Puzo is hardly the first novelist to roll his sleeves up in public. Somerset Maugham begins The Razor’s Edge (1944), his most ambitious novel, thus:
I have never begun a novel with more misgiving. If I call it a novel it is only because I don’t know what else to call it. I have little story to tell and I end neither with a death nor a marriage. Death ends all things and so is the comprehensive conclusion of a story, but marriage finishes it very properly too and the sophisticated are ill-advised to sneer at what is by convention termed a happy ending. It is a sound instinct of the common people which persuades them that with this all that needs to be said is said. When male and female, after whatever vicissitudes you like, are at last brought together they have fulfilled their biological function and interest passes to the generation that is to come. But I leave my reader in the air. This book consists of my recollections of a man with whom I was thrown into close contact only at long intervals, and I have little knowledge of what happened to him in between. I suppose that by the exercise of invention I could fill the gaps plausibly enough and so make my narrative more coherent; but I have no wish to do that. I only want to set down what I know of my own knowledge.
Maugham spends four more long paragraphs—all of Chapter One—rolling up his sleeves, clearing his throat, parsing his apprehensions with respect to writing the novel we are about to read, before getting down to brass tacks with Chapter Two. Could the first chapter of The Razor’s Edge be cut without harming vital plot tissue? Yes, if plot is all that counts. But with his first chapter Maugham is up to something else. He’s gaining a sense of authority through making himself human and vulnerable, swirling brandy in a padded chair in his fire-lit parlor: the author cozying up to the reader, earning the reader’s trust (that he happens to be Somerset Maugham doesn’t hurt).
Another kind of intimacy is established within the first sleeve-rolling paragraphs of Michael Faber’s 2002 historical novel, The Crimson Petal and the White. It begins:
Watch your step. Keep your wits about you; you will need them. This city I am bringing you to is vast and intricate, and you have not been here before. You may imagine, from other stories you’ve read, that you know it well, but those stories flattered you, welcoming you as a friend, treating you as if you belonged. The truth is that you are an alien from another time and place altogether.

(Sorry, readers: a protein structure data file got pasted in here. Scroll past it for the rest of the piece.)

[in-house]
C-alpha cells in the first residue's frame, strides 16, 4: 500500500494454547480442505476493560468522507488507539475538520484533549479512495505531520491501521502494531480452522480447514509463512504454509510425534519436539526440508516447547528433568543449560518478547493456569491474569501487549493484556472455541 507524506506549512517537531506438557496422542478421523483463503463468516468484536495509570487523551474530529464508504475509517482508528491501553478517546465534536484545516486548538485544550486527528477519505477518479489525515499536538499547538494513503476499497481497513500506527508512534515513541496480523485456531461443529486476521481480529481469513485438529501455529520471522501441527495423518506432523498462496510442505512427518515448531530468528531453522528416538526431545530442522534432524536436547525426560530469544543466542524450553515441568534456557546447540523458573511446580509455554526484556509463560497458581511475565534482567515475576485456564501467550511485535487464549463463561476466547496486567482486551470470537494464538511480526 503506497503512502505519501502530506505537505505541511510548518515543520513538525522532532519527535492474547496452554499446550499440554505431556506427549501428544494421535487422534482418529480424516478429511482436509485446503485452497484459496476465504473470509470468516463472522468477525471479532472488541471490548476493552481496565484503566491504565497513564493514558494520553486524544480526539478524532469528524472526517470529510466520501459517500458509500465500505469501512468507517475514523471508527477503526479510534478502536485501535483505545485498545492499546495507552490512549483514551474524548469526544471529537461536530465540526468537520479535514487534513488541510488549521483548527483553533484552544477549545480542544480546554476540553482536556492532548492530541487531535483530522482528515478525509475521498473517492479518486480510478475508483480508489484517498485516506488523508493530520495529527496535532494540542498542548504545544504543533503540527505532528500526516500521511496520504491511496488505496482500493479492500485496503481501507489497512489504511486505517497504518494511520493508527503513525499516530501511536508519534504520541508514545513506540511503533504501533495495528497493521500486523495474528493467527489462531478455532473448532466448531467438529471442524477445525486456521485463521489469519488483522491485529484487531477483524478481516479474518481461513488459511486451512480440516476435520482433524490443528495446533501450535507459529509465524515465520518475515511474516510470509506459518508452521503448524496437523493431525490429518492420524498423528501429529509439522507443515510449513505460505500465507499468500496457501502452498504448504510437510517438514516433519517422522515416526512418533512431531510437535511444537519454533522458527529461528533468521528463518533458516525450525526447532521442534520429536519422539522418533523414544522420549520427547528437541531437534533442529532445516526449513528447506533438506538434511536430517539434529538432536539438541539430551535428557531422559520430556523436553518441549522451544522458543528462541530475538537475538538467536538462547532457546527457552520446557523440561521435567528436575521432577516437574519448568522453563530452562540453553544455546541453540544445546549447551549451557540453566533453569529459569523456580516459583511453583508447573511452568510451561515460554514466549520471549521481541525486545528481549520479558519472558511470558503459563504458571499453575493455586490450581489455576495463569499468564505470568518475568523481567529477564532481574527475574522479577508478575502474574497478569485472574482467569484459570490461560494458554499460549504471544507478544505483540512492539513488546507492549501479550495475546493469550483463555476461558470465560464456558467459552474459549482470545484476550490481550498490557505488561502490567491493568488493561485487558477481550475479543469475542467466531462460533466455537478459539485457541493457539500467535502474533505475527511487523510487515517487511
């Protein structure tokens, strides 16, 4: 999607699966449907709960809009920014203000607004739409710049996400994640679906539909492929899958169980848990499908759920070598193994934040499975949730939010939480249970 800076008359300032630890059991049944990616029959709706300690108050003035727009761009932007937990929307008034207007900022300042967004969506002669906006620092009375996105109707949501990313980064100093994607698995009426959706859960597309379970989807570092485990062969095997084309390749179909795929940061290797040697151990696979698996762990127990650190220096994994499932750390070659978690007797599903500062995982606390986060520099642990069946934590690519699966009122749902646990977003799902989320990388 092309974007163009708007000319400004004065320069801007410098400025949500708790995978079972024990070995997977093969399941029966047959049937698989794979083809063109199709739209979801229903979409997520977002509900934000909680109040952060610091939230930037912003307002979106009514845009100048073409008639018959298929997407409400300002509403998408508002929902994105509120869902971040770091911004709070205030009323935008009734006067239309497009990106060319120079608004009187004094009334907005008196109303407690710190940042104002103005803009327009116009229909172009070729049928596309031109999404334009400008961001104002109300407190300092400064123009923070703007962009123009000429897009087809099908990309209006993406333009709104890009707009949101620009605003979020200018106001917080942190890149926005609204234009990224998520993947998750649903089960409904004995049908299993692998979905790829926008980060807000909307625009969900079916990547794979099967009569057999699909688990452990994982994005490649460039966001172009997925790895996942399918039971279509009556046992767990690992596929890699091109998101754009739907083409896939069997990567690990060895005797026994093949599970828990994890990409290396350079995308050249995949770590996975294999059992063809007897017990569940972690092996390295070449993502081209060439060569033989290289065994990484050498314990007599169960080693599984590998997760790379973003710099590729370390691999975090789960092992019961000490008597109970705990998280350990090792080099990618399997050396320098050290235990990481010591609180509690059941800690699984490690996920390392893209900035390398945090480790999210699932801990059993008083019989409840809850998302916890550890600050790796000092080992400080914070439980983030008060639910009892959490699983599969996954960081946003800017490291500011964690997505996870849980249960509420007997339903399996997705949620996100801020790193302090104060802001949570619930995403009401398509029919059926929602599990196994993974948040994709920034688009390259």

It takes Faber’s narrator six more paragraphs—as long as Maugham—to bring us to an event, or rather to a place, Church Lane, “the sort of street where even the cats are thin and hollow-eyed for want of meat, the sort of street where men who profess to be labourers never seem to labour and so-called washer-women rarely wash.” From this seamy street we are escorted through the back door of a squalid rooming house, down a “claustrophobic corridor” reeking “of slowly percolating carpet and soiled linen,” up a flight of rotten stairs to a room in which a prostitute squats over a large ceramic bowl.
Unlike Maugham’s cozy first paragraphs, Faber’s achieve a tense intimacy between reader and narrator, such that, however reluctantly, the former is compelled to follow the latter into the most repugnant venues of Victorian London society. As the reviewer for The Guardian noted, “Playing on the omniscience of the … narrator, Faber leads us through his labyrinthine story in the come-hither voice of a brothel madam, breaching the boundaries of voyeurism within the first few pages by bidding us to slide into bed beside a prostitute.” Before doing so, however, first Faber gets the reader into bed with his narrator.
While the opening to Maugham’s novel plants the seeds of his story, and Faber’s delivers us into a prostitute’s boudoir while immersing us in its seamy Victorian London setting, beyond the anti-climax delivered by its last paragraph it’s hard for me to see what story our first page may be setting up for us. Perhaps that’s why, despite the amusingly overripe diction, it feels empty. It would help to be given some clue as to what is at stake for the narrator as he (let’s assume he’s a man) prepares to pen his “masterpiece.” What if he can’t write it? Obviously it matters to him. But what would make it matter to us? Instead we get three long paragraphs of the narrator telling us he wants (for no particular reason) to write a masterpiece, followed by a short one wherein he fails to do so. If there’s a potential story in there somewhere about the extremes to which one man will go to achieve literary fortune and fame, how those extremes are met and the consequences that arise from them, it’s been left out of the sandwich, leaving us with two slices of bread, a lettuce leaf, and some mustard. Empty calories. Sleeve-rolling, and not much more.
A final famous bit of sleeve-rolling:
If you really want to hear about it, the first thing you’ll probably want to know is where I was born, and what my lousy childhood was like, and how my parents were occupied and all before they had me, and all that David Copperfield kind of crap, but I don’t feel like going into it, if you want to know the truth.
Having acquainted us with his miserable attitude, from there Holden Caulfield dives straight into his story “about this madman stuff that happened to [him] around last Christmas …”. A good rule-of-thumb regarding sleeve-rolling: a little goes a long way.
Your turn: How would you assess this opening? (Be constructive.)